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South Asia’s rivers must be seen as a sources for nourishing and uniting peoples, not dividing them!

by sacw.net, 22 April 2010

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Workshop on 21 April 2010.

‘Rivers, people and climate change in South Asia’

Statement to the plenary meetings of Assembly towards Union of South Asian Peoples held at New Delhi on 22-23 April 2010

South Asian countries share a number of rivers with each other and with other nations beyond the region. It is evident that current water technologies adopted by governments such as big dams, diversions and hydro projects have not met their stated objectives but have instead created discord in situations where harmony existed between communities across borders. Further these projects are witness to serious, long-term and widespread negative ecological and livelihood impacts. Climate change has brought further challenges such as glacial melting, flash floods, landslides, droughts, forest fires, intermittent rainfall, increased sea levels and risk of salinity ingress in absence of freshwater flows. Moreover, Governments have not shown any use of basic values like equity, transparency, accountability, sustainability and participation of the people in intra and inter governmental processes.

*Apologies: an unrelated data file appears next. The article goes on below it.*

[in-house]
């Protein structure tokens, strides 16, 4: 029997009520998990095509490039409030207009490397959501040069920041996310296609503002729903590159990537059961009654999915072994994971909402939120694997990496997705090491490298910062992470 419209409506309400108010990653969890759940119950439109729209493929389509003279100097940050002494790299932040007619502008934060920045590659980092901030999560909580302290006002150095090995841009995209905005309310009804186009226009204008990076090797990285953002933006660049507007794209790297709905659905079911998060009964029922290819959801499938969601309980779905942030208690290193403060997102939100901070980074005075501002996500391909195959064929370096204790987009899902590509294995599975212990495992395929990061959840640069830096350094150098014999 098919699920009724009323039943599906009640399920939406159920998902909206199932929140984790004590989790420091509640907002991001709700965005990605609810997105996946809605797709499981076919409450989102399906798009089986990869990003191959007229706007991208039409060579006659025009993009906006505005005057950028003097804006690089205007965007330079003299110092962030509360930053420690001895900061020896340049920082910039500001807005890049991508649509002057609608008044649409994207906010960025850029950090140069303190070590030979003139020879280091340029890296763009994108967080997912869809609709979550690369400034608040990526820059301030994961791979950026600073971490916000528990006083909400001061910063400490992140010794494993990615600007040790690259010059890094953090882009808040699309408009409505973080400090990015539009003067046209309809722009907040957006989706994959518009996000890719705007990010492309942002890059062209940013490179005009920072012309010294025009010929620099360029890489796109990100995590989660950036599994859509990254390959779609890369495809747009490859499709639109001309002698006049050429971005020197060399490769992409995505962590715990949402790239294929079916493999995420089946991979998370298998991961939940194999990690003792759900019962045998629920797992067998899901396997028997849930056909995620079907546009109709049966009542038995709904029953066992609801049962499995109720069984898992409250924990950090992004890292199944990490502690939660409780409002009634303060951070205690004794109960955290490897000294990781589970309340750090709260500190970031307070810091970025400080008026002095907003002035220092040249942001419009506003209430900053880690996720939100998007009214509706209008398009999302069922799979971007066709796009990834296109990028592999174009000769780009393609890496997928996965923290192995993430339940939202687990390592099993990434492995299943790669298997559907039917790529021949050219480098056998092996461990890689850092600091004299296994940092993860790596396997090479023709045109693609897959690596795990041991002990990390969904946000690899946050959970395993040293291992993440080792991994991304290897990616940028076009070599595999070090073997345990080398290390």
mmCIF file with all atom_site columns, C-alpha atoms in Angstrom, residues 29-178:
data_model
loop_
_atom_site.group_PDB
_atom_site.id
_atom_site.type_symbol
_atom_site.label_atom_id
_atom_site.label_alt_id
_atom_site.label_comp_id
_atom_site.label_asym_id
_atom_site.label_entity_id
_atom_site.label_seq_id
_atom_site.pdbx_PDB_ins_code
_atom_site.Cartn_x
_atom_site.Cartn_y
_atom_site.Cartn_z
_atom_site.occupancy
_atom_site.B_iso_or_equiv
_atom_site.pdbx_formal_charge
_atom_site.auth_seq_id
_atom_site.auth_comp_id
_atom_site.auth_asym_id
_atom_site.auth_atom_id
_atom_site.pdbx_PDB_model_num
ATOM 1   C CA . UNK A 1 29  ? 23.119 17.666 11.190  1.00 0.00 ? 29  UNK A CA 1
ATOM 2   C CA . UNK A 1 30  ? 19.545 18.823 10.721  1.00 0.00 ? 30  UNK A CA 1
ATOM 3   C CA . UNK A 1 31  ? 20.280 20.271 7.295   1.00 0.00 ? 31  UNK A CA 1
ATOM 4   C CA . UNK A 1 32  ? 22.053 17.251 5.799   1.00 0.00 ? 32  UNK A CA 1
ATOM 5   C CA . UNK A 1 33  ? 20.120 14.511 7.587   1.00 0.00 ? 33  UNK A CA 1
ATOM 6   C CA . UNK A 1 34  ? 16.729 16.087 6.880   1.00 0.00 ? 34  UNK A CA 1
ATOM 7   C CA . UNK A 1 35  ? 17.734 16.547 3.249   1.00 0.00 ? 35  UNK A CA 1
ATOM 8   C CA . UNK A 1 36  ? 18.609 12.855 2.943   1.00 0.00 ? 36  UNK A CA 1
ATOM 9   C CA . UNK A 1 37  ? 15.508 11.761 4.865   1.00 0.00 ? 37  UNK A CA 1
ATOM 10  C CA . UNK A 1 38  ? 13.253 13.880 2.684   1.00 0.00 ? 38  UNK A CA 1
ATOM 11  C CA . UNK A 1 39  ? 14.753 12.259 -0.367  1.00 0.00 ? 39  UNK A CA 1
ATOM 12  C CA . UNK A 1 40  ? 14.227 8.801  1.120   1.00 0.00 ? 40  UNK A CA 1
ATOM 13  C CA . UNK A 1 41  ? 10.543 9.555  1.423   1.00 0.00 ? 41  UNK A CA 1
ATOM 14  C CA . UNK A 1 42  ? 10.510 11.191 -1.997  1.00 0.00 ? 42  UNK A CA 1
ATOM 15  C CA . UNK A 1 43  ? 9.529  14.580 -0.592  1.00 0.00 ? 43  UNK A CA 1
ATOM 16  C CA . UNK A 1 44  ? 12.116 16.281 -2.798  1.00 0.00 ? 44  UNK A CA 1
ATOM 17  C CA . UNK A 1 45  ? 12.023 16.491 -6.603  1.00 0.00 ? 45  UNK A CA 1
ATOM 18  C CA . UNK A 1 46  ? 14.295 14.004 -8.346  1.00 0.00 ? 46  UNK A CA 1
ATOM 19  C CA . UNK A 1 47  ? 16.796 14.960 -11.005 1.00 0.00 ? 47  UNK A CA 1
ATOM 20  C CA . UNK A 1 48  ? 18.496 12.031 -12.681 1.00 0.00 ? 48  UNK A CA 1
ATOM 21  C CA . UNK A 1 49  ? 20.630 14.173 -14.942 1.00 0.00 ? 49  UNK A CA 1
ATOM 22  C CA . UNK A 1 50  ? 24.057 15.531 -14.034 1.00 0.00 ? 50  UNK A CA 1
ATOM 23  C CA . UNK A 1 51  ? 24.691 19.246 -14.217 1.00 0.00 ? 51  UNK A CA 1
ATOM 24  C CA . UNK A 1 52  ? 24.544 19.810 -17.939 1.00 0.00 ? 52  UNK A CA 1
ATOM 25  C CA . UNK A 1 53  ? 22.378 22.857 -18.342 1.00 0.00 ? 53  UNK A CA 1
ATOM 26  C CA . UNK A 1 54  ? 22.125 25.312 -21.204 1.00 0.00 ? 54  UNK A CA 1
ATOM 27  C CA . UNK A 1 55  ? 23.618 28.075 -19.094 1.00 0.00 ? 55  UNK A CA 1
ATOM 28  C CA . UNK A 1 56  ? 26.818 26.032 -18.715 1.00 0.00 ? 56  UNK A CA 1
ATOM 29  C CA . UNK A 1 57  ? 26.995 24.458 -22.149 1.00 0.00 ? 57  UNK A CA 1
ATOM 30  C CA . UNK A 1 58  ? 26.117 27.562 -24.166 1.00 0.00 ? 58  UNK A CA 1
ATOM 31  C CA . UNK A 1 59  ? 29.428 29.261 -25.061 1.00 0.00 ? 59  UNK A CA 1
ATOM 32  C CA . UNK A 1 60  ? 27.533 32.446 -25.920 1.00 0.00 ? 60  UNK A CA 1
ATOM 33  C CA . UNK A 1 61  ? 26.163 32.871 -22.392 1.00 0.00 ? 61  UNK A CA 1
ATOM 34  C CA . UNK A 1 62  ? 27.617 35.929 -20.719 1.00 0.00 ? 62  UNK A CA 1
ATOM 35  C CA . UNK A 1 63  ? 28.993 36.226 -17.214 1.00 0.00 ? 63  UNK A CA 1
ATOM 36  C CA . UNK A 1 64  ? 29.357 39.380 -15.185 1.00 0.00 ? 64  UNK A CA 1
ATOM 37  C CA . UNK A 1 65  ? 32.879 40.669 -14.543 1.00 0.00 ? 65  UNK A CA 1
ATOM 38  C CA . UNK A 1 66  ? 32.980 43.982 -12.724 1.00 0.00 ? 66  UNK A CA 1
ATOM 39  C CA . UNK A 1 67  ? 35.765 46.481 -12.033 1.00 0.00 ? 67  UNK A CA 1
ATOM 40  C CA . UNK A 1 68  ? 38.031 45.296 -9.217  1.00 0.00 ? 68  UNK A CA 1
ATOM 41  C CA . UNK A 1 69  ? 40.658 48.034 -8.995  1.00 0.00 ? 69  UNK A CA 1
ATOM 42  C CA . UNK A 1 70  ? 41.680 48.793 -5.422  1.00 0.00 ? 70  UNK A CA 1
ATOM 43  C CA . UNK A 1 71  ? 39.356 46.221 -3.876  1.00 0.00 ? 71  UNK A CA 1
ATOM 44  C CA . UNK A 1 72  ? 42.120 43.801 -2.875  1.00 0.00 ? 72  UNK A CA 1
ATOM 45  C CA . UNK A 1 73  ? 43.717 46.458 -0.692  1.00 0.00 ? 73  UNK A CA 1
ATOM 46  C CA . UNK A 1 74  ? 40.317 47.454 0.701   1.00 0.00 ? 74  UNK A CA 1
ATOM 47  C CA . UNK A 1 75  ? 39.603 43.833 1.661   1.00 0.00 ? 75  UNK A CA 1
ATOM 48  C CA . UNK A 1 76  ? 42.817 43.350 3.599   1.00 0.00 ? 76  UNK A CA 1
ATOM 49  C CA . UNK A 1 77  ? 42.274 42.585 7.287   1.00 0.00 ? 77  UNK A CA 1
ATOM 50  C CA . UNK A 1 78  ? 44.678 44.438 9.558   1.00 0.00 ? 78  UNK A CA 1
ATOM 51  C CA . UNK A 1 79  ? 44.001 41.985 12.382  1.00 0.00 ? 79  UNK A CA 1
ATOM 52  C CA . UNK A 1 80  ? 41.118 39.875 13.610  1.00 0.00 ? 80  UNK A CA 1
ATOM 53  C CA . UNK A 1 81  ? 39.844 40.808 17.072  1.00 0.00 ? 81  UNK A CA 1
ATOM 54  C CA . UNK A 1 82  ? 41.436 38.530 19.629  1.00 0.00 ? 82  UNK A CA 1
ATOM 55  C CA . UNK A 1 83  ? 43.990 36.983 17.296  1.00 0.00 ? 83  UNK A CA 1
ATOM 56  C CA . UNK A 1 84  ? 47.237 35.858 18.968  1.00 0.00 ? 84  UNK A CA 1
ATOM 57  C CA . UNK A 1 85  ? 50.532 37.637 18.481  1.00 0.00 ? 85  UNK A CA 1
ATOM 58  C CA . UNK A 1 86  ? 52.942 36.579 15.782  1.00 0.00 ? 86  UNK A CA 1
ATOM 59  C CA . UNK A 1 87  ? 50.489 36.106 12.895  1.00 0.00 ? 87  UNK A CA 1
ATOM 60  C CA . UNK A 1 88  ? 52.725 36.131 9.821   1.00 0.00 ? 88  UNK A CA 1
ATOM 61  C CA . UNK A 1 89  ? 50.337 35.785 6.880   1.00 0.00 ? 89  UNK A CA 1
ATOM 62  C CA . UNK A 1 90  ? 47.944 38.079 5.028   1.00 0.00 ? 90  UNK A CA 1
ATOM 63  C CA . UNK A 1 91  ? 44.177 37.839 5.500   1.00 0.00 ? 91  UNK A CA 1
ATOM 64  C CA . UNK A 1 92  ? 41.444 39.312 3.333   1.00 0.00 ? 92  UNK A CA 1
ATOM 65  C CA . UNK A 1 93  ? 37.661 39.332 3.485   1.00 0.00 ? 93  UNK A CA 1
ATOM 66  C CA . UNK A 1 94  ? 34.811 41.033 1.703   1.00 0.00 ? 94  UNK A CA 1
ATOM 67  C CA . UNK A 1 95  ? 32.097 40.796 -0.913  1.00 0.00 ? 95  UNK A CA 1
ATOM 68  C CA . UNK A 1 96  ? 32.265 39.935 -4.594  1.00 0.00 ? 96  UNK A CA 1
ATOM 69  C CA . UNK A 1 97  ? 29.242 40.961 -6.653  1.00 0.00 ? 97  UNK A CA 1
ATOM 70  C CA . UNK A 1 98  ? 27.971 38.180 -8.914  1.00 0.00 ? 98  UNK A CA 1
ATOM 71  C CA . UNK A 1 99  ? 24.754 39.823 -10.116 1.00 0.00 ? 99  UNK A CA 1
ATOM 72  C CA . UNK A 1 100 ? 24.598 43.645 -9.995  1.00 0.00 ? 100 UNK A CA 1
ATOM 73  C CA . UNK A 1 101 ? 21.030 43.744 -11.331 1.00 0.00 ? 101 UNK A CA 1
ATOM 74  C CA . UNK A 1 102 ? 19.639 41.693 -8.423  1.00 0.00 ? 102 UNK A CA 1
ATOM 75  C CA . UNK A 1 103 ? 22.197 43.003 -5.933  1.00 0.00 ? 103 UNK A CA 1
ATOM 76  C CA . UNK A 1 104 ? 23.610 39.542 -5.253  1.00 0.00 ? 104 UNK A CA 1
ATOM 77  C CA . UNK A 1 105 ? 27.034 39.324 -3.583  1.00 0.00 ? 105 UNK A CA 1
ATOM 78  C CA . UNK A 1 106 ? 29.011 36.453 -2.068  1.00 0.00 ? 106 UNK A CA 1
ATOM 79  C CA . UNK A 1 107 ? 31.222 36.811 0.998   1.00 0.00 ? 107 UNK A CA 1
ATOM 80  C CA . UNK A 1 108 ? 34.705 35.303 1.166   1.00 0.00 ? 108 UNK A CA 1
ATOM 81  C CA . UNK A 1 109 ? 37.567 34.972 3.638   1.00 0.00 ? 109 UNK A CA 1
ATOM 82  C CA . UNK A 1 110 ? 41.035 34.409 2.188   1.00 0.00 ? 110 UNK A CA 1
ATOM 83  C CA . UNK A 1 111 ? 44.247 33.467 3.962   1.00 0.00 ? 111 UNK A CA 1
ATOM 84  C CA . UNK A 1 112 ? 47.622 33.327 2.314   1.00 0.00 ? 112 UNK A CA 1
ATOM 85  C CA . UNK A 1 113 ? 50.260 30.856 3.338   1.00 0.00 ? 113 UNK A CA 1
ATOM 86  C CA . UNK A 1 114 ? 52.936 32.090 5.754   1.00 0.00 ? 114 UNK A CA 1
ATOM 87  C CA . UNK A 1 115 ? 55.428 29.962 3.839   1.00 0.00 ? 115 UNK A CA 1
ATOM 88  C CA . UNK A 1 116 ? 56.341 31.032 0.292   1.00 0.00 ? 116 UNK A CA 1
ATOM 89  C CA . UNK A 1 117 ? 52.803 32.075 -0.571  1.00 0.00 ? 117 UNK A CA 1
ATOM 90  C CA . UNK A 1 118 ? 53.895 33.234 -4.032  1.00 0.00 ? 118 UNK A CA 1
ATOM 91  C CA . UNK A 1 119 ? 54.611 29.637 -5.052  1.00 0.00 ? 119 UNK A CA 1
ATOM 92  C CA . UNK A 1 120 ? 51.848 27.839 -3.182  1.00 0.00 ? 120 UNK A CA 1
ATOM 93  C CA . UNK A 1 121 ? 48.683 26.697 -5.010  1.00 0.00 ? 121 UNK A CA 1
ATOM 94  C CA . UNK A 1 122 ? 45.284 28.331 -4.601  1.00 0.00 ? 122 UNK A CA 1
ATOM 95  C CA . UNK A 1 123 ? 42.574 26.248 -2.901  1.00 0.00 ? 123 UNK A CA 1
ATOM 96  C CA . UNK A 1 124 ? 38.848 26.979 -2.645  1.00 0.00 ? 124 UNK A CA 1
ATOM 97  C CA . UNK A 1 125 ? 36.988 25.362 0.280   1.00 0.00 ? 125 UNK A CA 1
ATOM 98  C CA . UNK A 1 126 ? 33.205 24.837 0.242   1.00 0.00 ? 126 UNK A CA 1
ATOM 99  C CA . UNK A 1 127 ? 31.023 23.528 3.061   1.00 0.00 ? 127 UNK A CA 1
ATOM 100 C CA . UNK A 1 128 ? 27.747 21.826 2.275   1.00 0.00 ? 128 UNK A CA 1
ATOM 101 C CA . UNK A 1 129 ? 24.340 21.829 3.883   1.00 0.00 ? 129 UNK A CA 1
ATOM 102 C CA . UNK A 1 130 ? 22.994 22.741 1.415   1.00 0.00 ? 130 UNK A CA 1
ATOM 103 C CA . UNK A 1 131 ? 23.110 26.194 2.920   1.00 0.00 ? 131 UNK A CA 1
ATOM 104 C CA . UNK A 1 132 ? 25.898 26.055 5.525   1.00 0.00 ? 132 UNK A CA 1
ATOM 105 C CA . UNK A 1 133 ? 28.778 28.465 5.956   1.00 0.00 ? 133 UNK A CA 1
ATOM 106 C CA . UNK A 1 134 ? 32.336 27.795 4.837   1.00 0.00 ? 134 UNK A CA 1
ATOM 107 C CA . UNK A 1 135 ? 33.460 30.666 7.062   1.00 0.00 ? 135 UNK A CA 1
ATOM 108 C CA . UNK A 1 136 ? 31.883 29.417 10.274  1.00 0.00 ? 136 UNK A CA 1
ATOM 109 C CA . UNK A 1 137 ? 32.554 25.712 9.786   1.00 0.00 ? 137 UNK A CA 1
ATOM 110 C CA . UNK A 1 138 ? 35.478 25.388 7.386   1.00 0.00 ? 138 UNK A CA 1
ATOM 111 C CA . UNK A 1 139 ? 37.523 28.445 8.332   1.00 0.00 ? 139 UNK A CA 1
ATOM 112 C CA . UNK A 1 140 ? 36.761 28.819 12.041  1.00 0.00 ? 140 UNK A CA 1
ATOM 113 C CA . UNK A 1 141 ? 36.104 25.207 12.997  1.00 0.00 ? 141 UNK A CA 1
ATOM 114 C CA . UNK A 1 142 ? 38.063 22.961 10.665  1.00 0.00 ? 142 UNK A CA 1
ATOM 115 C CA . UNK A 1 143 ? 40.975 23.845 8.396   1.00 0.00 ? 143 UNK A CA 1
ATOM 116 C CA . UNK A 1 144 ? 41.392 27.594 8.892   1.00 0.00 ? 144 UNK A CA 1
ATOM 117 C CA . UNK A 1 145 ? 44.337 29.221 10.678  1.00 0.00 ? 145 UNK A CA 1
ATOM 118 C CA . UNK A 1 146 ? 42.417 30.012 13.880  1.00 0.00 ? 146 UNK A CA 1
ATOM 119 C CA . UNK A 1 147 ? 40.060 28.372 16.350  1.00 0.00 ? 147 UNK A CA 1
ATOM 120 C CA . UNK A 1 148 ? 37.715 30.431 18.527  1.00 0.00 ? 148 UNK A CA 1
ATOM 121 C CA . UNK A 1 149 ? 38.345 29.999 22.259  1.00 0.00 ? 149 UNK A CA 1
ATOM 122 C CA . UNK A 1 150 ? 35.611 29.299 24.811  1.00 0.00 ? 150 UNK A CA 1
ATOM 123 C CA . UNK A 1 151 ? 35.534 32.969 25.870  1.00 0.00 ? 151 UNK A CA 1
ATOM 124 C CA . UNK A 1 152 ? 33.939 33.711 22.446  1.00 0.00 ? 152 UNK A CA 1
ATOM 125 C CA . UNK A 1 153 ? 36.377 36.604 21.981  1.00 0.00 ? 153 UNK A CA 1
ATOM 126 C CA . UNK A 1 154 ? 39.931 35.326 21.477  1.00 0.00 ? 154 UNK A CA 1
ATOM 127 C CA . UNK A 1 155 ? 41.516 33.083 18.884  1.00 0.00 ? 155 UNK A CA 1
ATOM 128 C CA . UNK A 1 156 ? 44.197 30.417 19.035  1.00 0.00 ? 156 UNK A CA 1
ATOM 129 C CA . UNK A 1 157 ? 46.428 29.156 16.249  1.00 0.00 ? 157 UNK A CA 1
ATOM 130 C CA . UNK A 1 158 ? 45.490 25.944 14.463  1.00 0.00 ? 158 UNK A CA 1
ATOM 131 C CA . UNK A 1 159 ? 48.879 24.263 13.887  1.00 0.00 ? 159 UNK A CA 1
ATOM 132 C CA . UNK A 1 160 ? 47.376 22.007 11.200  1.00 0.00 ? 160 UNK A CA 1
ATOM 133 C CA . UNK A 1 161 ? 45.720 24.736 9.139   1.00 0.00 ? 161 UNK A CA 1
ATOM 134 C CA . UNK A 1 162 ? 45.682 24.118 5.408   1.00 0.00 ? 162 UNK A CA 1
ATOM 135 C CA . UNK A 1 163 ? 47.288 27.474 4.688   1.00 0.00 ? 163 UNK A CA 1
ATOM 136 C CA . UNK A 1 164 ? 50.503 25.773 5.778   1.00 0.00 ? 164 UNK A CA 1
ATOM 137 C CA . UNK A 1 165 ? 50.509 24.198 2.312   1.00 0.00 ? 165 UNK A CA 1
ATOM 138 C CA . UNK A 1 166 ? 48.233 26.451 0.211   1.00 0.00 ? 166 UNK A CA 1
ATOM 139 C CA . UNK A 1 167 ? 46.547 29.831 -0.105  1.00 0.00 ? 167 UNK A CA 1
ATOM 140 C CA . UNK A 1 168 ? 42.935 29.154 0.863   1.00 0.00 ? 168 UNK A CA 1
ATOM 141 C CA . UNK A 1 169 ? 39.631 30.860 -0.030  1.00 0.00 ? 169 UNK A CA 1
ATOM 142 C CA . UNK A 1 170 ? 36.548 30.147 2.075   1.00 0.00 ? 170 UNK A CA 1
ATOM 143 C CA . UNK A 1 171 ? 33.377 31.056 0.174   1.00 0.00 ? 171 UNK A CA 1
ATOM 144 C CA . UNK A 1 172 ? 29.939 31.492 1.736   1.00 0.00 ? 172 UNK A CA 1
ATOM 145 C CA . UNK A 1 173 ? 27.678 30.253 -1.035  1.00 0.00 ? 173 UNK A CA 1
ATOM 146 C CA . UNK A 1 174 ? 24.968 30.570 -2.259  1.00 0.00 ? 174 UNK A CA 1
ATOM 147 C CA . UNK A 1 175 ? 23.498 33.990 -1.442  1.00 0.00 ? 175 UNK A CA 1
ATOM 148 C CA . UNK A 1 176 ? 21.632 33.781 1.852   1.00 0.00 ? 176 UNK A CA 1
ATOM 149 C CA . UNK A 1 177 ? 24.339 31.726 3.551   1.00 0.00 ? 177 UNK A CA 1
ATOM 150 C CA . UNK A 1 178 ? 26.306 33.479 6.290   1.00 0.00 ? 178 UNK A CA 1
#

If Governments continue with their myopic and cavalier business as usual approach several flashpoints such as the Himalayan region, Indus Basin and North East region will unravel in the future with disastrous consequences.

Given the current challenges that the region faces, we cannot confine water issues to nation states; only a regional approach that brings peoples perspectives to the centre stage can help create accord over rivers.

Ways to move forward include creating civil society mechanisms to share vital information about rivers (such as the experience of people driven flood forecasting by River Basin Friends in Assam to downstream communities in Bangladesh) and water resources projects and ensuring transparency and participation in river governance. Given the vital importance and the common heritage of the Himalayan region, a regional policy should be worked out through a credible participatory process based on the needs of the people and the environment. The current race to the bottom by constructing hundreds of large hydropower projects in the region needs to be stopped. The guidelines of the World Commission on Dams Report, released by the eminent world statesman Nelson Mandela a decade back can provide a useful starting point for future water resources development in the region.

The crux of the contemporary challenege lies in creatively recovering imaginations about South Asia’s rivers as being implicated in complex relationships with regional histories, cultures and ecologies. The idea is to treat rivers as endowments, to be sustained for future generations rather than merely as short term resources to be simply harnessed and degraded in one or two generations.

South Asia’s rivers must be seen as a sources for nourishing and uniting peoples, not dividing them.